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PB 1SHKD AT-
WILMINGTON, N. C
$1,00 A YEAR IN ADVANCE.
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the Post Office at 'umtgtoo, N. C,
Second Class Ma ier.l
SUBSCRIPTION P .ICE-.
I be subscription price of the "W-Star Is as
Sialic Copy 1 year, postage paid .$1 CO
" months " " : 80
" 3 months " " 30
The New York Tribune congra
tulates itself on the recent decision
of the v Supreme Court, or rather
part of the Supreme Court, on those
Porto Rico cases, and" takes to itself
no small measure of the glory,
claiming that it was one of the very
few papers in this country which
from the start had the nerve to de
clare for and support the imperial
plan of dealing with our Spanish
acquisitions. It also substantially
claims that it did much to educate
the people up to that and . to win
the five judges who declared in
favor of it over to that aide. Per
haps so. Something did it, and
perhaps they came to their conclus
ions by reading the Tribune's edi
torials, which are about as logical
and convincing as anything these
five judges say, with such a solemn
air of authority.
One reason why, we suppose, the
Tribune took so much interest in
this question and was so anxious
thut the United States hold on to
the Philippines, and some authority
he found which could support them
in holding on, was because Hon.
Wli'uelaw Reid, the chief editor, was
one of the gentlemen commissioned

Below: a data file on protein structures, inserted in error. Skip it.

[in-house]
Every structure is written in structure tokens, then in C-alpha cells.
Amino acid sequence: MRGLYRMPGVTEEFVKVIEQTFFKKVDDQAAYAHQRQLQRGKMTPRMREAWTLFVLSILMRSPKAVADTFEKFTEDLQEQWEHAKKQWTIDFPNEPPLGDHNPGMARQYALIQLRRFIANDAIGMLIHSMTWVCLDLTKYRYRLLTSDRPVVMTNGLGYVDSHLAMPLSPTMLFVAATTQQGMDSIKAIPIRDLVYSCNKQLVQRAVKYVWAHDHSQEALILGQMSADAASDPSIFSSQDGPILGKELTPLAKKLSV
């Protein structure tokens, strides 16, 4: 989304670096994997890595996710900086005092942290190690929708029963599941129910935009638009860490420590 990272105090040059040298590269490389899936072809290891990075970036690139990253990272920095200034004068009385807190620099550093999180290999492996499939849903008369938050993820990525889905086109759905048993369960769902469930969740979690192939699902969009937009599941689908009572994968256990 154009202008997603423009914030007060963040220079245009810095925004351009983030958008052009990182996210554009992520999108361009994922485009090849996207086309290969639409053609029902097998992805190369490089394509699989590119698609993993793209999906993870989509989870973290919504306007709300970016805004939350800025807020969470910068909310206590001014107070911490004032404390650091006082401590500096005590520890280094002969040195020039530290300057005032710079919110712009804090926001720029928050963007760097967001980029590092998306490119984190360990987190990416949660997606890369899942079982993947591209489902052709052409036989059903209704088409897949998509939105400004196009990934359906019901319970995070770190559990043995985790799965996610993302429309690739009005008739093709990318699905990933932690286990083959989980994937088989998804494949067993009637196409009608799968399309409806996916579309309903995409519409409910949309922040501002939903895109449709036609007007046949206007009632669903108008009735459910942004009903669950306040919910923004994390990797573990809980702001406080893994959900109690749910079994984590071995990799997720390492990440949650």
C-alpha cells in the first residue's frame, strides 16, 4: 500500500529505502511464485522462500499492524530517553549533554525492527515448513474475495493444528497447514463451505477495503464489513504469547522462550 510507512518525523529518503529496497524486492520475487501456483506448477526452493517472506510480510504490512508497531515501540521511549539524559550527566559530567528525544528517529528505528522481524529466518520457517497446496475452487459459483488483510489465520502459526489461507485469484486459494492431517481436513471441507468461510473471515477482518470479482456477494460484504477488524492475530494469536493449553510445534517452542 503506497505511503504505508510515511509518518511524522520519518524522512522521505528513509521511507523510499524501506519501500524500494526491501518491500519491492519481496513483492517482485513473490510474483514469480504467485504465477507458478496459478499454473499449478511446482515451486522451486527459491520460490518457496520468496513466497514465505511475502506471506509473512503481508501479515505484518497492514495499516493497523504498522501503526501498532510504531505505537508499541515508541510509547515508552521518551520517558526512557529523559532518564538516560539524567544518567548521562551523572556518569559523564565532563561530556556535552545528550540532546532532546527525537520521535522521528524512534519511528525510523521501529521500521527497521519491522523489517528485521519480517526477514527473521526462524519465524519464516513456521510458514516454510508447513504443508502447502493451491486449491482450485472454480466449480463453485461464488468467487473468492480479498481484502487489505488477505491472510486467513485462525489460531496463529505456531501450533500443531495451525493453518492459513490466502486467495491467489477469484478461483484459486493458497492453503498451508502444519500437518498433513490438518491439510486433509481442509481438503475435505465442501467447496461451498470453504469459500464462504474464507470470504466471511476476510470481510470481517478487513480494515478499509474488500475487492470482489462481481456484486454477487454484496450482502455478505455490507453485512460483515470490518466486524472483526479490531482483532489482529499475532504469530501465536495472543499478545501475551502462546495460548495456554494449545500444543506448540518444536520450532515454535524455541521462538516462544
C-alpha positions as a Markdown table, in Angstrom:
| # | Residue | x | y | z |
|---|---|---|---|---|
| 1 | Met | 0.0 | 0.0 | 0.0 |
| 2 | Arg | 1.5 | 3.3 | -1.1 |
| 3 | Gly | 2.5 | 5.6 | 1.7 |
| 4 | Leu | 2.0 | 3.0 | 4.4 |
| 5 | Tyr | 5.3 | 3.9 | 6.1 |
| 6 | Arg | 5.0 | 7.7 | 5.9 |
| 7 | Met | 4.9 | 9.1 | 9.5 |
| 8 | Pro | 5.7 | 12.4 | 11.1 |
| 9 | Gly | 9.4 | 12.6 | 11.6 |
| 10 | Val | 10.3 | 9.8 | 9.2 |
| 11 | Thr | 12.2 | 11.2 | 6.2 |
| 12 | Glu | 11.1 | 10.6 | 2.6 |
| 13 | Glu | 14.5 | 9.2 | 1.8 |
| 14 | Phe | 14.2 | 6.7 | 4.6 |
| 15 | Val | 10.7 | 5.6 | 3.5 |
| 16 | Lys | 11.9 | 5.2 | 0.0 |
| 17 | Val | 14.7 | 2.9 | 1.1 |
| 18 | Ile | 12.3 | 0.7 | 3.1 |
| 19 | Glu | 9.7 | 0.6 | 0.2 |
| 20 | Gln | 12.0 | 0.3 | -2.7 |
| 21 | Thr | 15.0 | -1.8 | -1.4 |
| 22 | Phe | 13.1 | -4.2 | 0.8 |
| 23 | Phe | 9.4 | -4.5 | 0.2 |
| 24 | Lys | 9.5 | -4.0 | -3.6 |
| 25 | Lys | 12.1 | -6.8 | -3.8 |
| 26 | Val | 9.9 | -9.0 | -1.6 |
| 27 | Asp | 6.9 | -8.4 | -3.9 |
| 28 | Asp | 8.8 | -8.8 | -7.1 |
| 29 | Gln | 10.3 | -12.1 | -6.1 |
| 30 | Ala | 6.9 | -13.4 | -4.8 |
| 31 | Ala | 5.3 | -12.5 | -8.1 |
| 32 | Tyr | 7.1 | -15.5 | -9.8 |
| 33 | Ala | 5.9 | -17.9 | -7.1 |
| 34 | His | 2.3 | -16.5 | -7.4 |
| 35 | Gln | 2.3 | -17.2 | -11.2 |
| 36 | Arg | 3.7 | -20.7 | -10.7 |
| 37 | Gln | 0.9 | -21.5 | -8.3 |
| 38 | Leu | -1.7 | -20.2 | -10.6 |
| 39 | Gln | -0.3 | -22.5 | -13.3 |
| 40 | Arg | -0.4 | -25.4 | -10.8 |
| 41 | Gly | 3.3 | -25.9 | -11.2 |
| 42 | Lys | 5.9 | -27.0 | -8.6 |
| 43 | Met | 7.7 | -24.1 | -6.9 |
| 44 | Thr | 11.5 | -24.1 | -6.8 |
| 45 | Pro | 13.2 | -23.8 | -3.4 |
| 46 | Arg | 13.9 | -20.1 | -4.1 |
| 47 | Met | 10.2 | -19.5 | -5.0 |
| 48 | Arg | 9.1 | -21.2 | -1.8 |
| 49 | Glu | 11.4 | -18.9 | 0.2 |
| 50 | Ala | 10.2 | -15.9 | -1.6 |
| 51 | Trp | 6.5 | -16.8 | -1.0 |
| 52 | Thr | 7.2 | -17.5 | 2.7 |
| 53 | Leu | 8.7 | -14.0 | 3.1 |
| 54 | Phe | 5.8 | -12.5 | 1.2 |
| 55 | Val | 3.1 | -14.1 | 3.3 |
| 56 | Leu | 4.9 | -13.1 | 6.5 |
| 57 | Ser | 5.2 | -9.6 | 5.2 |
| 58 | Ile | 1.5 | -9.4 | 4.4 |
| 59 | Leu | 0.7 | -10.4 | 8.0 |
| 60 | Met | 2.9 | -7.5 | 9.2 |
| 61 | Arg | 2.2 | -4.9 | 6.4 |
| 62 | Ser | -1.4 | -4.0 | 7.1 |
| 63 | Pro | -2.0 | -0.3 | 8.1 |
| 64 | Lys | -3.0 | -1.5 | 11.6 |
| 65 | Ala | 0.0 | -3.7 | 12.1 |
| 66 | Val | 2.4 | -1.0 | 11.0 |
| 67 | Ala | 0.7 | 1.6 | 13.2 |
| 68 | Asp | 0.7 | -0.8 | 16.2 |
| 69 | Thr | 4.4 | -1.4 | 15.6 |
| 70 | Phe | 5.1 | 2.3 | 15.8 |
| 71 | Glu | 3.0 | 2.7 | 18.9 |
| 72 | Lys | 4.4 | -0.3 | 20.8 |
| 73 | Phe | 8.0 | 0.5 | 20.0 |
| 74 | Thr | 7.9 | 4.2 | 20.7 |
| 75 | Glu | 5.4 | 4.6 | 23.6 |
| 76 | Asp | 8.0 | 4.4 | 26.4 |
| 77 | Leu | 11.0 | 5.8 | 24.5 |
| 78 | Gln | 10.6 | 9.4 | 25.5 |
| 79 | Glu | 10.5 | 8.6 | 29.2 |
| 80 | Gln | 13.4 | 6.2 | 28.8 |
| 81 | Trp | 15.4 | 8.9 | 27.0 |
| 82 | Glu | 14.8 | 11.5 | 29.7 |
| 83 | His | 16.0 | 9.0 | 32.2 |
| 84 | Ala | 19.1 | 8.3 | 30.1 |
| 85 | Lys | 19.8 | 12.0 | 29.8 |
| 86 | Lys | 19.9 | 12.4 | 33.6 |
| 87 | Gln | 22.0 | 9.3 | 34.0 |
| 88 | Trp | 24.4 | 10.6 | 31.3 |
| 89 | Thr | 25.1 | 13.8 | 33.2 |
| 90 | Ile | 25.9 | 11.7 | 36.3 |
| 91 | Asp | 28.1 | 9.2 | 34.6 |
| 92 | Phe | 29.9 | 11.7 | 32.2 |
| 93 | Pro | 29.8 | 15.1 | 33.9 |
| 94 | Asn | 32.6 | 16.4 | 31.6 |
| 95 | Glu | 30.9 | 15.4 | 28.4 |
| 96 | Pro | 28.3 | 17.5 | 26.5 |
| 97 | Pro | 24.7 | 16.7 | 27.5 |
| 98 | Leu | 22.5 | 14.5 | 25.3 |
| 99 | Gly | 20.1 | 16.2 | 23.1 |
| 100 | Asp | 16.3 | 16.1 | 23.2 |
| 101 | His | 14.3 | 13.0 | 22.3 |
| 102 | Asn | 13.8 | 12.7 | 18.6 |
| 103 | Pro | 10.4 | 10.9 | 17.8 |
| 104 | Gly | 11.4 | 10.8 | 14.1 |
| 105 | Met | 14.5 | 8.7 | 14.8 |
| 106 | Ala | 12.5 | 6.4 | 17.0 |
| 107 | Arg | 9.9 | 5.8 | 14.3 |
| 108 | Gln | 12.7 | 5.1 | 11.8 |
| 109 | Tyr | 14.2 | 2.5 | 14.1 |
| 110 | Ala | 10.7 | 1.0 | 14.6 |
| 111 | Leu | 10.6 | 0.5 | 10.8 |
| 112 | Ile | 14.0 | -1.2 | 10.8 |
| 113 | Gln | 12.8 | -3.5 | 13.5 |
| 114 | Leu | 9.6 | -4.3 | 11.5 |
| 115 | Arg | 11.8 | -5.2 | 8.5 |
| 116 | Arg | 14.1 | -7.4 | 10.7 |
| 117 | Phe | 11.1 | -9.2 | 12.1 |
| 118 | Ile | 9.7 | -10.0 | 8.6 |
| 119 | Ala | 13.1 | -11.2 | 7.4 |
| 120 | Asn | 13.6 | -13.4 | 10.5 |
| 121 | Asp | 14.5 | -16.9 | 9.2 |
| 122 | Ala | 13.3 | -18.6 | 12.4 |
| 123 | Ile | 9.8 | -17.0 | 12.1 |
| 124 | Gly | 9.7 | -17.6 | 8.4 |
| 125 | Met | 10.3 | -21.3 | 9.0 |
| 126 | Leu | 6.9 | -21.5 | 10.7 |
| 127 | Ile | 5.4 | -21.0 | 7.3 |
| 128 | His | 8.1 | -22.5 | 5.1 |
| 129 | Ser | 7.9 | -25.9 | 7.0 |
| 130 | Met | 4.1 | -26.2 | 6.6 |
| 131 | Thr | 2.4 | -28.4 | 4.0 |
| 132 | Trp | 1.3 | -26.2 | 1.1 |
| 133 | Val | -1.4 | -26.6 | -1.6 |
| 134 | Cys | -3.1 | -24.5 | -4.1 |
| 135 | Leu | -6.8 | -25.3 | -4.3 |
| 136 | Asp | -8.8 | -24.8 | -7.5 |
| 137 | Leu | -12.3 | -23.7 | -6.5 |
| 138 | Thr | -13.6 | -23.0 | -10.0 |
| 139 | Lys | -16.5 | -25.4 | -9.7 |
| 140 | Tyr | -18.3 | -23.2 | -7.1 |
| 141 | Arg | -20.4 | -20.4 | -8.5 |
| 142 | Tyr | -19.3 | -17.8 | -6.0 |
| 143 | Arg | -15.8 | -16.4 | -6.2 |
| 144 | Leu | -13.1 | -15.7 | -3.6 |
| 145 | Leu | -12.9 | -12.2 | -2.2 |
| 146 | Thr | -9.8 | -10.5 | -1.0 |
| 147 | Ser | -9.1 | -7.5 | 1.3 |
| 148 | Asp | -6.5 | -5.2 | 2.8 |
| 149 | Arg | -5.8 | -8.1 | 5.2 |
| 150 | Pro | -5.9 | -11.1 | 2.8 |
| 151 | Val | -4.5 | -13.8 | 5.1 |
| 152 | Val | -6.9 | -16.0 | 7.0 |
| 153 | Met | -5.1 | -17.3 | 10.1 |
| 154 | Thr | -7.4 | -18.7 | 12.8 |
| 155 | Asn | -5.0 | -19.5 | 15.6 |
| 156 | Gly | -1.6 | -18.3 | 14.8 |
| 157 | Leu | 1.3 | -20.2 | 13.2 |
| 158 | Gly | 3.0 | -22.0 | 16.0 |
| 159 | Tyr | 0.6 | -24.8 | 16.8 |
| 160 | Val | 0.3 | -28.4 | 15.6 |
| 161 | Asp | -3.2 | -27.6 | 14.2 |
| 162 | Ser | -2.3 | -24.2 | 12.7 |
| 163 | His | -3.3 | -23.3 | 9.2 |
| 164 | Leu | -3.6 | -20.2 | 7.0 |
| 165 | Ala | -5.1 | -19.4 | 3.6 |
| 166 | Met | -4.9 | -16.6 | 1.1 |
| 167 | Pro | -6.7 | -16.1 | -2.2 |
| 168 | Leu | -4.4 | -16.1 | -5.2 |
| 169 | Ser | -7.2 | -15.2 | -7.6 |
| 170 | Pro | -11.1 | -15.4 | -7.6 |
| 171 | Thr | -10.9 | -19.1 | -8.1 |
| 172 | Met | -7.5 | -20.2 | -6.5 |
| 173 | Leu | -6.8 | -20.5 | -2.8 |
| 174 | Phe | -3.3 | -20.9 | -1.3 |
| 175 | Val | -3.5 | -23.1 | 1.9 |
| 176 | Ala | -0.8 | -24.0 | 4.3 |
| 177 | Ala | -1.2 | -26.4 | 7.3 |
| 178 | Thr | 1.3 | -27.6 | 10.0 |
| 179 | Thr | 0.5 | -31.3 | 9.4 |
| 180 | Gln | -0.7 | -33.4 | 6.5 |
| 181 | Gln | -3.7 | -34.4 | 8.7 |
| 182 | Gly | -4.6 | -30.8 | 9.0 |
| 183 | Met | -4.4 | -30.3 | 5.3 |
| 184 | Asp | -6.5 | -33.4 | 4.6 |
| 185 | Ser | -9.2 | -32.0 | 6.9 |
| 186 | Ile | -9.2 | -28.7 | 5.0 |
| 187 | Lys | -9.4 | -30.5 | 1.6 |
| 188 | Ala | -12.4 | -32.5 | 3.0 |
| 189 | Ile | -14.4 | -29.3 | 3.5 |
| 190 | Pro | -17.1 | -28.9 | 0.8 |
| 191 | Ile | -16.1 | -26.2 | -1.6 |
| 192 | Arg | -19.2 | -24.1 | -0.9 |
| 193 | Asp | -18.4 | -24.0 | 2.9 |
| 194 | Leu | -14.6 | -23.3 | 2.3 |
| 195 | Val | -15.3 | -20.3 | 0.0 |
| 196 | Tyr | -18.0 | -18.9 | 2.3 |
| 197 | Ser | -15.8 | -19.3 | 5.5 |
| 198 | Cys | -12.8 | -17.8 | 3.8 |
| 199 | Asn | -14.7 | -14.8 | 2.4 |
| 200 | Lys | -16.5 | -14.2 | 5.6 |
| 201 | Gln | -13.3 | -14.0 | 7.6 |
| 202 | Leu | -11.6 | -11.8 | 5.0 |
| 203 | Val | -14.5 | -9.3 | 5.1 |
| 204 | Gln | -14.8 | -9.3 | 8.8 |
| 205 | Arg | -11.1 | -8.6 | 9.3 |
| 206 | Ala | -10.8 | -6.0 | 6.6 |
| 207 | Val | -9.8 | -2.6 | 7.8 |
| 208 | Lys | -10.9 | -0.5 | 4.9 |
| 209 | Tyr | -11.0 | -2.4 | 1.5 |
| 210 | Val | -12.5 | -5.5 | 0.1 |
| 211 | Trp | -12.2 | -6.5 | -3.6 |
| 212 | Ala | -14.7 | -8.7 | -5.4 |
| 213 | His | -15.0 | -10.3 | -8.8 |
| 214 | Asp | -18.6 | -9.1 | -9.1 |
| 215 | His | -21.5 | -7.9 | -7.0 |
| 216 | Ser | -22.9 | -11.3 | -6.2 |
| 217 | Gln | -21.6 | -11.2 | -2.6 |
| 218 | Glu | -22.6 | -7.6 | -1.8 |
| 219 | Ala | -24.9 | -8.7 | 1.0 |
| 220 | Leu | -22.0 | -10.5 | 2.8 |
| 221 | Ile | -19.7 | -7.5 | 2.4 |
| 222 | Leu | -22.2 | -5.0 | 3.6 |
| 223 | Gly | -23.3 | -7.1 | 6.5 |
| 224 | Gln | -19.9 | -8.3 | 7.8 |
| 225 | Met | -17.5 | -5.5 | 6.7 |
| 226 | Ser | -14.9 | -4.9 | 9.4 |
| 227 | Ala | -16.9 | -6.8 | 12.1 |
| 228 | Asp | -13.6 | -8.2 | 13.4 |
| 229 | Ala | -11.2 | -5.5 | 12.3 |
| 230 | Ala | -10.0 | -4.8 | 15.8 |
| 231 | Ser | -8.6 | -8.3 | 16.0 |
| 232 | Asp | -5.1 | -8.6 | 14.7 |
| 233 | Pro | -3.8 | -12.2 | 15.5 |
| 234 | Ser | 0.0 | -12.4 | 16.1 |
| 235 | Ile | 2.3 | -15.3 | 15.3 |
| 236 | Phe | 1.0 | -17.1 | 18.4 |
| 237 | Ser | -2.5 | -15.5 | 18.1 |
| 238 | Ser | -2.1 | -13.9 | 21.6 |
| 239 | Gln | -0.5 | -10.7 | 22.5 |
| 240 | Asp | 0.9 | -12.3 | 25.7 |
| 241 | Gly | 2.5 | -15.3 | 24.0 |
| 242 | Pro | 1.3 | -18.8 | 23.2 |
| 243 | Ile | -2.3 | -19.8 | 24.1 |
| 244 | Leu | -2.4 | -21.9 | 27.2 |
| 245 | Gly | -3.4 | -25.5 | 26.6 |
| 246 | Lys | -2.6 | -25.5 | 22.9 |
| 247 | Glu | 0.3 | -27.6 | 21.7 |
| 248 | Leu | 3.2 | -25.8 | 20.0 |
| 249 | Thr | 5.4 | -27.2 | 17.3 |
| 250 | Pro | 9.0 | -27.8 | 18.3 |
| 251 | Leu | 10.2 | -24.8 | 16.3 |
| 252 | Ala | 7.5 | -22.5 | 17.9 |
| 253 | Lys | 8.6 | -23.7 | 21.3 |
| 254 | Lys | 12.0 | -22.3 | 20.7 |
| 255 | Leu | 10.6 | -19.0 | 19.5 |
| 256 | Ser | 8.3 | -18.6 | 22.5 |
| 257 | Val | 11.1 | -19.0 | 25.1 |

by President McKinley to make the
Paris treaty and was one of that
same commission which made the
20,000.000 dicker with Spain. - In
the-course of his self congratulatory
editorial, the writer justifies the
dinker thus: "The conclusion '. of
hostilities with Spain left this coun
try to decide the fate of the Philip
pines. Xo other course seemed open
but to take possession of them un
less we would leave them derelict or
remand them back to Spain. The
Tribune was and is convinced that
the United States was bound in Belf
respect, for the sake of the Filipinos
and for the sake of the civilized
world, to assume that trust forced
upon it by circumstances." This is
a defence of the dicker and about
the only defence that can be made,
but it is not a good one, and if it be
a good one, it suggests some inqui
There was no "trust forced on us
by circumstances," and if there had
been we could have discharged that
trust without making a dicker for
those' islands, something which was
not thought of when the commis
Bion arrived at Paris. The Span-
lards had surrendered, their power
was broken and not a vestige of ft
.remained in the Philippines. The
only power there was the Filipino
and the American, but the Span
iards were smart enough to demand
Jnonev compensation for surrender
ing a nominal title and got $20,000,
000. Thi3 wasn't, as thia quotation
from the Tribune says, "to dis-
fhartra a frnat in f Vio Tfilininna nr fcft
the civilized"! world," but to avoid
complications and possible war with
other powers. Judge Day, presi
dent of that commission, gave that
away in an interview shortly after
his return, and exploded this
trumpered up defence by the Trib
But assuming it to be the true
reason, why should we take so
mufh interest in the Filipinos as
to pay 20,000,000 for the land they.
lived on 't Were we under any ob
ligations to them? JIad we any
understanding with them that made
ltrtmperative in us to take so much
interest in . them? Some say they
were our allies, and that we were
"bound in honor to stand by them
and help them out in .their fight for
independence, and that when we
stole a march on them and traded
with Spain we didn't do the fair
thing nor show the right kind of
interest in them. The imperialists
gicc VY1CI1 LIlo J.TIUWIIV UCUJ-